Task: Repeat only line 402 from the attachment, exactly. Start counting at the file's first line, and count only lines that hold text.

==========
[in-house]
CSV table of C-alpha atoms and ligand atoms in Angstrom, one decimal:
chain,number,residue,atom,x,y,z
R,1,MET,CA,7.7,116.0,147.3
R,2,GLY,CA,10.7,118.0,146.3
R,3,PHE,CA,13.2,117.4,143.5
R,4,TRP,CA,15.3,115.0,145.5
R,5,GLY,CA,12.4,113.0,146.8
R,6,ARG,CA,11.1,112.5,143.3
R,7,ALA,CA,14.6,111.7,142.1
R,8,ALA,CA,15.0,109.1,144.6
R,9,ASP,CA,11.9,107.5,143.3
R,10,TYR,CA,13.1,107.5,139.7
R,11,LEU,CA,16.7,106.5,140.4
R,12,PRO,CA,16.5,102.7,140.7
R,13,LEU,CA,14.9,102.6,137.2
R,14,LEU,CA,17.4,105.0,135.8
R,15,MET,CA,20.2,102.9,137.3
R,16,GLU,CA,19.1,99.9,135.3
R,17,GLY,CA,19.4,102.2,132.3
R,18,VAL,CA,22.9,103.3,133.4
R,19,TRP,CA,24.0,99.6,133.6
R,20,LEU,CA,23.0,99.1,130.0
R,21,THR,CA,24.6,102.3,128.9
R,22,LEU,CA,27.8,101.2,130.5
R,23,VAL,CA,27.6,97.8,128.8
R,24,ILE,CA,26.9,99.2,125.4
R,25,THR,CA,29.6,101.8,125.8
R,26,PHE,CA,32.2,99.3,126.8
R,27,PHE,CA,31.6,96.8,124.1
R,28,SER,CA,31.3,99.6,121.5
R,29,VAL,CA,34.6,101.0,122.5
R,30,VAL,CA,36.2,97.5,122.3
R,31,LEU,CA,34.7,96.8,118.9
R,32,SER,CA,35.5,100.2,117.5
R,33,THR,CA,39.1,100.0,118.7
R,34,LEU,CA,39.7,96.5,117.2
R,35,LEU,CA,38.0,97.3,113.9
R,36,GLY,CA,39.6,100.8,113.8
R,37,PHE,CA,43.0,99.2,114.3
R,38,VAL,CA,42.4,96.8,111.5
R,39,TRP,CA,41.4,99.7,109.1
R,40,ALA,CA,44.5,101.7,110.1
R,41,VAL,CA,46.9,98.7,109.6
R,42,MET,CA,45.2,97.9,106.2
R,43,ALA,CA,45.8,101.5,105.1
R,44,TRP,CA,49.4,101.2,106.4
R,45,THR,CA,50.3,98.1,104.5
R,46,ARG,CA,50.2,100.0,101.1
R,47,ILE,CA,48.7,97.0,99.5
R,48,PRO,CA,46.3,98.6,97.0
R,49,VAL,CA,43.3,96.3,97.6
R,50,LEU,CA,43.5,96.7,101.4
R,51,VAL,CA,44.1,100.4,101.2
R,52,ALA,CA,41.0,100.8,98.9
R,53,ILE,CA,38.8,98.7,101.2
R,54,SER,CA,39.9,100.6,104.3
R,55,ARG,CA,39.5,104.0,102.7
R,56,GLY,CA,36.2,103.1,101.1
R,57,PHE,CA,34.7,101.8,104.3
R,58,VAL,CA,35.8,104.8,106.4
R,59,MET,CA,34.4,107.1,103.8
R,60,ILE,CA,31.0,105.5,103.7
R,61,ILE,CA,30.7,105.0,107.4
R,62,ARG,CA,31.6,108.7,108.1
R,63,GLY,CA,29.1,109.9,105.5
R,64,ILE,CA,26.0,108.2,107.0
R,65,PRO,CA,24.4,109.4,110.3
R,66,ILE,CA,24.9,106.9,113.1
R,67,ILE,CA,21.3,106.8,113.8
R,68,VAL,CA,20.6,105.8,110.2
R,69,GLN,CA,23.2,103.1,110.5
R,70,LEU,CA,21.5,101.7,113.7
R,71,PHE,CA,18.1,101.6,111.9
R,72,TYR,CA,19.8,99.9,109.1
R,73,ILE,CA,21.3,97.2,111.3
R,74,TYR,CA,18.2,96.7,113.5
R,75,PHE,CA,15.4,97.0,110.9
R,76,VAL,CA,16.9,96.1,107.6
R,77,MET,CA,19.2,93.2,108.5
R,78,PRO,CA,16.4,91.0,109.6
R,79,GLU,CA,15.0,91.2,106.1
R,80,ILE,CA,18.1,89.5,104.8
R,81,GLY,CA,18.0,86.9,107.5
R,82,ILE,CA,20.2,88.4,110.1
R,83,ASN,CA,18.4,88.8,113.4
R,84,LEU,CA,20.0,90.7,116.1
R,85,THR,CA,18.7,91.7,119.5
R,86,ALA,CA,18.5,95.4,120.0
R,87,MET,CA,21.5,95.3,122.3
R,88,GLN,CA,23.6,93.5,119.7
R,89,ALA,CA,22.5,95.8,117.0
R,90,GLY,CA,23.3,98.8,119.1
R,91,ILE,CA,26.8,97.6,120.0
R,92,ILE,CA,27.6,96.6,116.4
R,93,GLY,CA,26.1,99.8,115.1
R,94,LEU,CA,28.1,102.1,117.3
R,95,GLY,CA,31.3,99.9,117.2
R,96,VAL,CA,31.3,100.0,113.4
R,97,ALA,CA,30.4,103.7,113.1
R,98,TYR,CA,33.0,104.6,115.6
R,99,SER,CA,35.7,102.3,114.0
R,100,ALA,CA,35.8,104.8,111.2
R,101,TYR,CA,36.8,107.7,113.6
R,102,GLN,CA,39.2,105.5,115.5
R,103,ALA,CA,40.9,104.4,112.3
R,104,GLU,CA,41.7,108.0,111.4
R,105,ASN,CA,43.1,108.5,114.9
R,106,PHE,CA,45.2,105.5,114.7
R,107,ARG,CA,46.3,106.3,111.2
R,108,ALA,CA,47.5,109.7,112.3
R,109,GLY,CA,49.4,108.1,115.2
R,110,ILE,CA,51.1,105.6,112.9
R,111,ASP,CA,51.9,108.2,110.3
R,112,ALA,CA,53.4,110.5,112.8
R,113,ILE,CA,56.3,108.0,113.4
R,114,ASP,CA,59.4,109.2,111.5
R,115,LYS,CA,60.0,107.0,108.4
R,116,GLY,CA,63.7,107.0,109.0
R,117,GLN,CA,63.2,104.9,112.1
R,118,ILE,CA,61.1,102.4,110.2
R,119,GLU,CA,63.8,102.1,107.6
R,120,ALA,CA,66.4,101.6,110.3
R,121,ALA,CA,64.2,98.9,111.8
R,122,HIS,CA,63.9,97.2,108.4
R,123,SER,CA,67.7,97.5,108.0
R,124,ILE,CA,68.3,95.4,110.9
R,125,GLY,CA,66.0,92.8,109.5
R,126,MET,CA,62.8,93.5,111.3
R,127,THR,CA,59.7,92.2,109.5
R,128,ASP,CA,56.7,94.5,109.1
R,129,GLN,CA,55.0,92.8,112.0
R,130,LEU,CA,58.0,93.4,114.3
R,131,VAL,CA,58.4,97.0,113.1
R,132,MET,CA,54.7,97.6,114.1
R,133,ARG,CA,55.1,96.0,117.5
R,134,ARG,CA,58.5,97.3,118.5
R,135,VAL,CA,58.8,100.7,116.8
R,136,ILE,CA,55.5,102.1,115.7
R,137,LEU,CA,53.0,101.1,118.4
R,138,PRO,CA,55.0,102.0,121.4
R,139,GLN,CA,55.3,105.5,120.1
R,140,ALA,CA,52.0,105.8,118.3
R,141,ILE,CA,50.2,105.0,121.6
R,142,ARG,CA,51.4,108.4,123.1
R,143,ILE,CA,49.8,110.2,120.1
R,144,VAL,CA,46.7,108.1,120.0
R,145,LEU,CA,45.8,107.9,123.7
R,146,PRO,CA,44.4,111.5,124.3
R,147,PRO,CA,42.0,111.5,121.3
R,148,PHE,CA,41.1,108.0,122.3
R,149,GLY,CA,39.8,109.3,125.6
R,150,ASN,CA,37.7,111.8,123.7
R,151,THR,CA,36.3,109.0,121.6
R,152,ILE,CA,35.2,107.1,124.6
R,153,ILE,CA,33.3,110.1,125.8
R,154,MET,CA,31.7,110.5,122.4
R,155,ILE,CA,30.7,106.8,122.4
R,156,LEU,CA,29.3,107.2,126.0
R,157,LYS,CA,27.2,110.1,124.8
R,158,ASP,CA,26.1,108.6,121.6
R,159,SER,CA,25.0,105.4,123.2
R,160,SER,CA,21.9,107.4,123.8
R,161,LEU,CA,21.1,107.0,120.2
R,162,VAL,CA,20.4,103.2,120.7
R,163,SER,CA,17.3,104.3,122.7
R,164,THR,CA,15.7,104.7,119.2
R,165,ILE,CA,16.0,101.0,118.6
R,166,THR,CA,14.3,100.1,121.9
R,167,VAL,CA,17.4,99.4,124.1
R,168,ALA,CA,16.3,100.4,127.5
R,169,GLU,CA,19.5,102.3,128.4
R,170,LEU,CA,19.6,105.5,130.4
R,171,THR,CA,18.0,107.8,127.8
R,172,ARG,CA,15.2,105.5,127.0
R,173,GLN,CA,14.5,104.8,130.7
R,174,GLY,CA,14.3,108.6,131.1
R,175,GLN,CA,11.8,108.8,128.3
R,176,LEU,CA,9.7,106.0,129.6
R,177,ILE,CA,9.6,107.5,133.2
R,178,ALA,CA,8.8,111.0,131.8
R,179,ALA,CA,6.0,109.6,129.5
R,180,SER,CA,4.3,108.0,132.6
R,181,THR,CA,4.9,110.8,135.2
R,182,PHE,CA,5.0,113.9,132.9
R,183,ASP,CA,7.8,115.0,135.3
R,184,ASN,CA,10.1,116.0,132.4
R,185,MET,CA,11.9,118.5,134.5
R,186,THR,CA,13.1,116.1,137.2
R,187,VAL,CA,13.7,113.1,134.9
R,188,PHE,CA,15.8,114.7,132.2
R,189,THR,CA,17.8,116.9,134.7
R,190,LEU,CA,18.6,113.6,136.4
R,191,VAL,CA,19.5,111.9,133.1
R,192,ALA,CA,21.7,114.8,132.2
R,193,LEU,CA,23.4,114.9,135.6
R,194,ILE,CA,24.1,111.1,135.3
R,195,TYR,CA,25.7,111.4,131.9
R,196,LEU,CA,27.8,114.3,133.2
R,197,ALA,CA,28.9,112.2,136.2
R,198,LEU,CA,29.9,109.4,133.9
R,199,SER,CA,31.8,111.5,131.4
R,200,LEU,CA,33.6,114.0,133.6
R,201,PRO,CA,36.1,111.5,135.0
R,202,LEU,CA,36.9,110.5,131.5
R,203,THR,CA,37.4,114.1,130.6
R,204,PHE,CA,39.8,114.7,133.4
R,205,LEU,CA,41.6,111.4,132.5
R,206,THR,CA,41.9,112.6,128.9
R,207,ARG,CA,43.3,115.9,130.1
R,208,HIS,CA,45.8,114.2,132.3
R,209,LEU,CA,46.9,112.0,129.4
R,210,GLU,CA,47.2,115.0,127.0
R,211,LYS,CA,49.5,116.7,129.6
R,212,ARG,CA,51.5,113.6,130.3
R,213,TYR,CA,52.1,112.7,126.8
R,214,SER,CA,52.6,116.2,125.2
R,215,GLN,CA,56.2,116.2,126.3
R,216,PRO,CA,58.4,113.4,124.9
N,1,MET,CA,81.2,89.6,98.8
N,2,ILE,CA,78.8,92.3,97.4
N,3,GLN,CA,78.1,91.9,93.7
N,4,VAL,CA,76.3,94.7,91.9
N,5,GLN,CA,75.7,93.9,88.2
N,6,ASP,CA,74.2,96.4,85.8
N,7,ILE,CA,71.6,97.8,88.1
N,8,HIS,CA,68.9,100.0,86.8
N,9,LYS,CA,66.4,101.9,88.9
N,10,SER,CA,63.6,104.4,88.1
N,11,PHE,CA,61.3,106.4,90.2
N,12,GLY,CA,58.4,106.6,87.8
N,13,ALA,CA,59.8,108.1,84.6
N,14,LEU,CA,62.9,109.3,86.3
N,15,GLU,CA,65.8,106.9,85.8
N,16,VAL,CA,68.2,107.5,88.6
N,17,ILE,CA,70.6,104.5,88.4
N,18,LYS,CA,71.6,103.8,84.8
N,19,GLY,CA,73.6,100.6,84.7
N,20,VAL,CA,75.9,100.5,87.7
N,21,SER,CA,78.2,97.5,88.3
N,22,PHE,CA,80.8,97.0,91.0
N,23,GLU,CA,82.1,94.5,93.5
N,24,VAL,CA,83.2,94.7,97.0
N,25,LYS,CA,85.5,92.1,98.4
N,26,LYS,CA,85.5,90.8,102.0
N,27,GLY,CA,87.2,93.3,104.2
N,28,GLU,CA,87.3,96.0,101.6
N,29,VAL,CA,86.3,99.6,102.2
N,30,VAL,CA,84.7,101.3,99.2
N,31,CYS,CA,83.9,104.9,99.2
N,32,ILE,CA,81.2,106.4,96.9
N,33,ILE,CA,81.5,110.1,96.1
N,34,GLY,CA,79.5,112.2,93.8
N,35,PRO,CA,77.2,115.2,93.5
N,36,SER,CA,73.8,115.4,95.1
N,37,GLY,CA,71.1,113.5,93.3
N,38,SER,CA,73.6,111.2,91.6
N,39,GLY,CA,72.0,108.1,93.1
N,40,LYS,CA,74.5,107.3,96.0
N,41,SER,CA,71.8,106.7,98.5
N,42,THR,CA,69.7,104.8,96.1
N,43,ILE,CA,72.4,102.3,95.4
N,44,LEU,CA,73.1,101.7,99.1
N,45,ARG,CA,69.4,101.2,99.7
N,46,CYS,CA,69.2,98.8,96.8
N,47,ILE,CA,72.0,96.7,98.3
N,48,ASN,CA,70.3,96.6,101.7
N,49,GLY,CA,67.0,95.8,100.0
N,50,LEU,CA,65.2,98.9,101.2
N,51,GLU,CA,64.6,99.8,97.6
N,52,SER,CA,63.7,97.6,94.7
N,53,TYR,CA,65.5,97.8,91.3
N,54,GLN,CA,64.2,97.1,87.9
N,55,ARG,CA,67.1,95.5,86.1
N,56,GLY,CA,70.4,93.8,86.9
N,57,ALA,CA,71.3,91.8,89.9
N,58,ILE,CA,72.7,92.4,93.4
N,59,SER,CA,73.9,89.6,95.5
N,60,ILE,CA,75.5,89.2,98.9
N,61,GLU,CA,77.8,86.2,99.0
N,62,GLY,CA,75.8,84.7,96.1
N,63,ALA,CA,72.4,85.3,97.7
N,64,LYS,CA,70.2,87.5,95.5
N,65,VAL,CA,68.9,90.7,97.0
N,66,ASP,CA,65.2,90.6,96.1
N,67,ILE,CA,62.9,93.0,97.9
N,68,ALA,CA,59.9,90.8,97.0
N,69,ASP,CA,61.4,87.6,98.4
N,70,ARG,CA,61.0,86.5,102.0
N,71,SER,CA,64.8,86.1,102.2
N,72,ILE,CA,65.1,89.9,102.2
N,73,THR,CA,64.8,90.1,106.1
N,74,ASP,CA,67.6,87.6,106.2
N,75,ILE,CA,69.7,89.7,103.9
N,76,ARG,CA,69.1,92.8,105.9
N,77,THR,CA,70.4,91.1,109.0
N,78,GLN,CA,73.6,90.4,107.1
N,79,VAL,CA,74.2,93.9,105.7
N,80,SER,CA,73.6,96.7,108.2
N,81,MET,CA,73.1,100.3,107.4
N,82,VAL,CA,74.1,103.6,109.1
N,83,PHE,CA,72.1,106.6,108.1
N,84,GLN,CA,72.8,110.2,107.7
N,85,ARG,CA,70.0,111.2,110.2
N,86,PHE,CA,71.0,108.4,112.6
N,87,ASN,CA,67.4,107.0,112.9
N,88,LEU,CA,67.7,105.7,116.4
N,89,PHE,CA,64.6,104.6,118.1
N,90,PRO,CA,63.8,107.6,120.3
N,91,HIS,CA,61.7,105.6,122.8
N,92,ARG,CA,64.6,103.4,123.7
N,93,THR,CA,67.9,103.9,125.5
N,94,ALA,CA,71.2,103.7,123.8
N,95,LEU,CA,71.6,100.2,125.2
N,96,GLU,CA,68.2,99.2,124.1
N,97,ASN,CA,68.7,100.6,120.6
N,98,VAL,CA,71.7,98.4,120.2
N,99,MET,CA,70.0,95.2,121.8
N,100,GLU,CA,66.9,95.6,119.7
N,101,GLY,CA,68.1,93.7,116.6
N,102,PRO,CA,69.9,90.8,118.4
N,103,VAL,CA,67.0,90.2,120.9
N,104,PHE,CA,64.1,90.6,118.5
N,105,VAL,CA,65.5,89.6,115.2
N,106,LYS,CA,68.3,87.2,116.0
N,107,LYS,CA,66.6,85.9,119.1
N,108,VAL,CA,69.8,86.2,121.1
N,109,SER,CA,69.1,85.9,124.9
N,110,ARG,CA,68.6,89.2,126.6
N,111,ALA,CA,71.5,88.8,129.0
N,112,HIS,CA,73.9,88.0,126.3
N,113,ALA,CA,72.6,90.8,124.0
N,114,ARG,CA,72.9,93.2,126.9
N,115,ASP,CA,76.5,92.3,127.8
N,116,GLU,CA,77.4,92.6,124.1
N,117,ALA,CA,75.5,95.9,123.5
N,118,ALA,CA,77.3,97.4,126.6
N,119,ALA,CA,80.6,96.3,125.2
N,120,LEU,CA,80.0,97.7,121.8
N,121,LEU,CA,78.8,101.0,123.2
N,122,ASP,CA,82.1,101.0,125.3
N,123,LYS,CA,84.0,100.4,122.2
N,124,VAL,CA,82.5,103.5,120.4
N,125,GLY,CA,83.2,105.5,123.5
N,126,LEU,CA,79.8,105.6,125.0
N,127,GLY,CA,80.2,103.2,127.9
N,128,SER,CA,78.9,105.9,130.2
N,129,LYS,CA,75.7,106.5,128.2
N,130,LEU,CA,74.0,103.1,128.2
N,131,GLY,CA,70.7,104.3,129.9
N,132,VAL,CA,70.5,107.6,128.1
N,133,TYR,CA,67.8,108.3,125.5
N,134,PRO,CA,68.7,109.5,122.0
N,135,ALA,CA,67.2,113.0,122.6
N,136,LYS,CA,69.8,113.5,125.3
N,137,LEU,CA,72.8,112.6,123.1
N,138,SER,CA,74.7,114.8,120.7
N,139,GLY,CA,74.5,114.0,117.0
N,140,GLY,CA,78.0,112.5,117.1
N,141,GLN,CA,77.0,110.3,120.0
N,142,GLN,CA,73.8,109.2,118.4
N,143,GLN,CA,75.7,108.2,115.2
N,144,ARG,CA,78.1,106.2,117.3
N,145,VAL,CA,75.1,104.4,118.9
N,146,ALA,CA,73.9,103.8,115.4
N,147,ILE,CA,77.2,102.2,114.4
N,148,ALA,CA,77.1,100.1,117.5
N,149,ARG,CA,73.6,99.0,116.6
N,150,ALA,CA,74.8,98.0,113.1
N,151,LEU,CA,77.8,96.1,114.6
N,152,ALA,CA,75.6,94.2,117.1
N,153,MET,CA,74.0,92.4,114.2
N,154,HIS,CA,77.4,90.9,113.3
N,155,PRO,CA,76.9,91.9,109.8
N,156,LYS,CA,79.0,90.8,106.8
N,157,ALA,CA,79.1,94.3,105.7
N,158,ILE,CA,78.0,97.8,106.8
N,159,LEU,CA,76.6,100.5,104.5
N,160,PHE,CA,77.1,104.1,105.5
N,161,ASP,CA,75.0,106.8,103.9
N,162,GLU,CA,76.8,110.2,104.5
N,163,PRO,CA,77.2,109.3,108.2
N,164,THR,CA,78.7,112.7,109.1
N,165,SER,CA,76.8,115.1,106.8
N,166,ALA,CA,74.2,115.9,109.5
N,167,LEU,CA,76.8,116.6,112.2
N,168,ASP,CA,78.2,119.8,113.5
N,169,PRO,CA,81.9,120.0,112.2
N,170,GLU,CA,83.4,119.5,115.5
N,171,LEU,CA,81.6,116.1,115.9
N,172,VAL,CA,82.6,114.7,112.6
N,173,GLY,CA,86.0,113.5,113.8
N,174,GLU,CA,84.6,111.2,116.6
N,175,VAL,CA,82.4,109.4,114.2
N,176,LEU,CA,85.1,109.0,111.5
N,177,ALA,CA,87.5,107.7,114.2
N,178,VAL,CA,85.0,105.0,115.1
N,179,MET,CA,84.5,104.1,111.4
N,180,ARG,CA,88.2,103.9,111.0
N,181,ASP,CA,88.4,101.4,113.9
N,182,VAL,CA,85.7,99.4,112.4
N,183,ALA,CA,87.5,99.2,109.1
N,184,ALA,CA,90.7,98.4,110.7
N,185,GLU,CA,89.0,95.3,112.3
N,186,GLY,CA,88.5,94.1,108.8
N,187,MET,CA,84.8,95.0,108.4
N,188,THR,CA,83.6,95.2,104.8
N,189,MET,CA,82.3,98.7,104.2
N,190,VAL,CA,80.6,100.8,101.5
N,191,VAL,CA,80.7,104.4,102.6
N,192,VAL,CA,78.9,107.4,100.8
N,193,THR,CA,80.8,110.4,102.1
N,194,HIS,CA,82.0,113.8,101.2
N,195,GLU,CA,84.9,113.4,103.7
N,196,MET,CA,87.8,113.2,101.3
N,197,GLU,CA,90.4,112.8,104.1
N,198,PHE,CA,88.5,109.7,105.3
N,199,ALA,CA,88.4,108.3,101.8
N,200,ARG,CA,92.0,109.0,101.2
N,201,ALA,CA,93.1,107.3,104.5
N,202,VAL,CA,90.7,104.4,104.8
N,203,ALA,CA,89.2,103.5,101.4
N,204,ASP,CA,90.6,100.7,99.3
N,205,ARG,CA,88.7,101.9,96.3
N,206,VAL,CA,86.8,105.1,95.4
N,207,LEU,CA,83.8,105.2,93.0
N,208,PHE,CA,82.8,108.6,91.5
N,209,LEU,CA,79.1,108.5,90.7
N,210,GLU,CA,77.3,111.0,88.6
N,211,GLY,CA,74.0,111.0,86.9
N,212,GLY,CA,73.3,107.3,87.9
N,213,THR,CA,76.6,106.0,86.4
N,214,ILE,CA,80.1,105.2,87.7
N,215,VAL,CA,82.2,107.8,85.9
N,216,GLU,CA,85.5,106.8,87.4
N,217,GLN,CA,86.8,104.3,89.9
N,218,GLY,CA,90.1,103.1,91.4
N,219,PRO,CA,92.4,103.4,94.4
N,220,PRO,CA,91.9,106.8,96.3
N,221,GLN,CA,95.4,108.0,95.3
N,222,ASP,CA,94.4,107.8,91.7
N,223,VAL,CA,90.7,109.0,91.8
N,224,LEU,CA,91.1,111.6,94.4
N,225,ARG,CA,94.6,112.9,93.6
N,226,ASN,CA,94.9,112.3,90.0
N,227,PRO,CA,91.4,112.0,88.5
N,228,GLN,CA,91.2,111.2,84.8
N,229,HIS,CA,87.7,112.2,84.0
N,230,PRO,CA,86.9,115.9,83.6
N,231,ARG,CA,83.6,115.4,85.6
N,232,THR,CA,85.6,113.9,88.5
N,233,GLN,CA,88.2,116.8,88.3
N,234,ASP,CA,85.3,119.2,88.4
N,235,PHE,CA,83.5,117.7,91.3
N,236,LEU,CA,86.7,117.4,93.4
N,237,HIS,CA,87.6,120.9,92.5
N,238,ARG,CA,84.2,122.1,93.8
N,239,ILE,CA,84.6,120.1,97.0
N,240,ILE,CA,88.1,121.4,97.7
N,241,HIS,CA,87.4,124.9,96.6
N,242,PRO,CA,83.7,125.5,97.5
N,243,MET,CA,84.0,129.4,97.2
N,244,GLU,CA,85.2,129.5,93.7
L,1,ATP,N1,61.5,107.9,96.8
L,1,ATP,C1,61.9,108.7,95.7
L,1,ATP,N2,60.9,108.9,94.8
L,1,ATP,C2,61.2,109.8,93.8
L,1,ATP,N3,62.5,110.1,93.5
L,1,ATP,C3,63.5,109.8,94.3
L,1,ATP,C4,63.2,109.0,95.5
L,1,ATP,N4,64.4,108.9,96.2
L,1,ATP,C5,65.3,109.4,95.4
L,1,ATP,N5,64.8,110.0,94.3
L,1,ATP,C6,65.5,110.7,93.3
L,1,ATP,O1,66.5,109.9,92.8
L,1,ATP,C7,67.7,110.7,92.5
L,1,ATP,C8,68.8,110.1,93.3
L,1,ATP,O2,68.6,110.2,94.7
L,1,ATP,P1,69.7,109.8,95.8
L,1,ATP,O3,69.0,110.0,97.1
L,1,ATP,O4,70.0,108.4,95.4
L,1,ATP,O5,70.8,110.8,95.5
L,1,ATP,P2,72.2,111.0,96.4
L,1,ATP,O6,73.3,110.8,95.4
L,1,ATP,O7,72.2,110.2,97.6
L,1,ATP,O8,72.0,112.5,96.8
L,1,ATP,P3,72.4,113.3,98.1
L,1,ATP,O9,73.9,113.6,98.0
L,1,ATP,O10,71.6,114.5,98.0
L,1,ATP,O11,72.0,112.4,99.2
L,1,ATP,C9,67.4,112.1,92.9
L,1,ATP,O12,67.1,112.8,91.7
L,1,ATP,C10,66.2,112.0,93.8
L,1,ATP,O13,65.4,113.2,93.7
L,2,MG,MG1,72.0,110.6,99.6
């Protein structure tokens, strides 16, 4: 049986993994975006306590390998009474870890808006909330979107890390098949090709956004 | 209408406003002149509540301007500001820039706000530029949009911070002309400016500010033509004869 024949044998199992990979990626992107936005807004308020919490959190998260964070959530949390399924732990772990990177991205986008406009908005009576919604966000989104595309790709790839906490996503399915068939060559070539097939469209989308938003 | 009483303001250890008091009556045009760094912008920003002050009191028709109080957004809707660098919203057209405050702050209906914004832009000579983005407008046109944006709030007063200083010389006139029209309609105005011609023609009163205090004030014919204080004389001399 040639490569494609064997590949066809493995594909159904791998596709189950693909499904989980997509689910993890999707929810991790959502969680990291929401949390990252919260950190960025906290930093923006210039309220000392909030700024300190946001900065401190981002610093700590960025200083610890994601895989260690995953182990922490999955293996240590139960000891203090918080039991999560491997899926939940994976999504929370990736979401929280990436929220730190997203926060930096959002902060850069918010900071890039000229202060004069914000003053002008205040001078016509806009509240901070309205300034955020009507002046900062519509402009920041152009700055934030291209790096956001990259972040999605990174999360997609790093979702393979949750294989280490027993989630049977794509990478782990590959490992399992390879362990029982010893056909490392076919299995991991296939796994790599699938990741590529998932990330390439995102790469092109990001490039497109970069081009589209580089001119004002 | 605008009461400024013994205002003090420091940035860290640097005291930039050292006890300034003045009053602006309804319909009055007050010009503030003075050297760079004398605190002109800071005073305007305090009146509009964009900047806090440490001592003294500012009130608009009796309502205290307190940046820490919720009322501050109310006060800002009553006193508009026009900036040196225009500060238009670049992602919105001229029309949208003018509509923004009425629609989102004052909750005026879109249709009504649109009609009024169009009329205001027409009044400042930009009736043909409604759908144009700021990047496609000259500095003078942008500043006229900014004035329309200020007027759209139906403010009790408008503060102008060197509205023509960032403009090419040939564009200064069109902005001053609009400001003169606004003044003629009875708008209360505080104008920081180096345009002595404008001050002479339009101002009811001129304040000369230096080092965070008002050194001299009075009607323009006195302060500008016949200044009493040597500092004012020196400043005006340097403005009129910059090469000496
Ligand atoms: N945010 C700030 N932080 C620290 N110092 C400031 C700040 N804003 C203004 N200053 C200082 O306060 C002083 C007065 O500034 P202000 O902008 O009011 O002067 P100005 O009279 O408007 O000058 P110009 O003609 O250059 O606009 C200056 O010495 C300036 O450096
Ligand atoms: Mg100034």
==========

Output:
N,183,ALA,CA,87.5,99.2,109.1